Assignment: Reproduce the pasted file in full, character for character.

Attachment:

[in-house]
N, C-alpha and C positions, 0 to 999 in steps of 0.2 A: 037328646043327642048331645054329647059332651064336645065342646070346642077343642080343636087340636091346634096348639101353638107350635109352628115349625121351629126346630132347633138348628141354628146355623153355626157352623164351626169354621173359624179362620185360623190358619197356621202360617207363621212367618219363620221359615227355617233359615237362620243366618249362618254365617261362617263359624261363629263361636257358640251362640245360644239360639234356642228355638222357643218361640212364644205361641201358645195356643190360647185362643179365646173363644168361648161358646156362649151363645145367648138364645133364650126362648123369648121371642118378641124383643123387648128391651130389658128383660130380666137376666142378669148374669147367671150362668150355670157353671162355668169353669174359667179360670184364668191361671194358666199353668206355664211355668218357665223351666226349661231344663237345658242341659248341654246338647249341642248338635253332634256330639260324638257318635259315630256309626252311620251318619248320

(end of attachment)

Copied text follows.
[in-house]
N, C-alpha and C positions, 0 to 999 in steps of 0.2 A: 037328646043327642048331645054329647059332651064336645065342646070346642077343642080343636087340636091346634096348639101353638107350635109352628115349625121351629126346630132347633138348628141354628146355623153355626157352623164351626169354621173359624179362620185360623190358619197356621202360617207363621212367618219363620221359615227355617233359615237362620243366618249362618254365617261362617263359624261363629263361636257358640251362640245360644239360639234356642228355638222357643218361640212364644205361641201358645195356643190360647185362643179365646173363644168361648161358646156362649151363645145367648138364645133364650126362648123369648121371642118378641124383643123387648128391651130389658128383660130380666137376666142378669148374669147367671150362668150355670157353671162355668169353669174359667179360670184364668191361671194358666199353668206355664211355668218357665223351666226349661231344663237345658242341659248341654246338647249341642248338635253332634256330639260324638257318635259315630256309626252311620251318619248320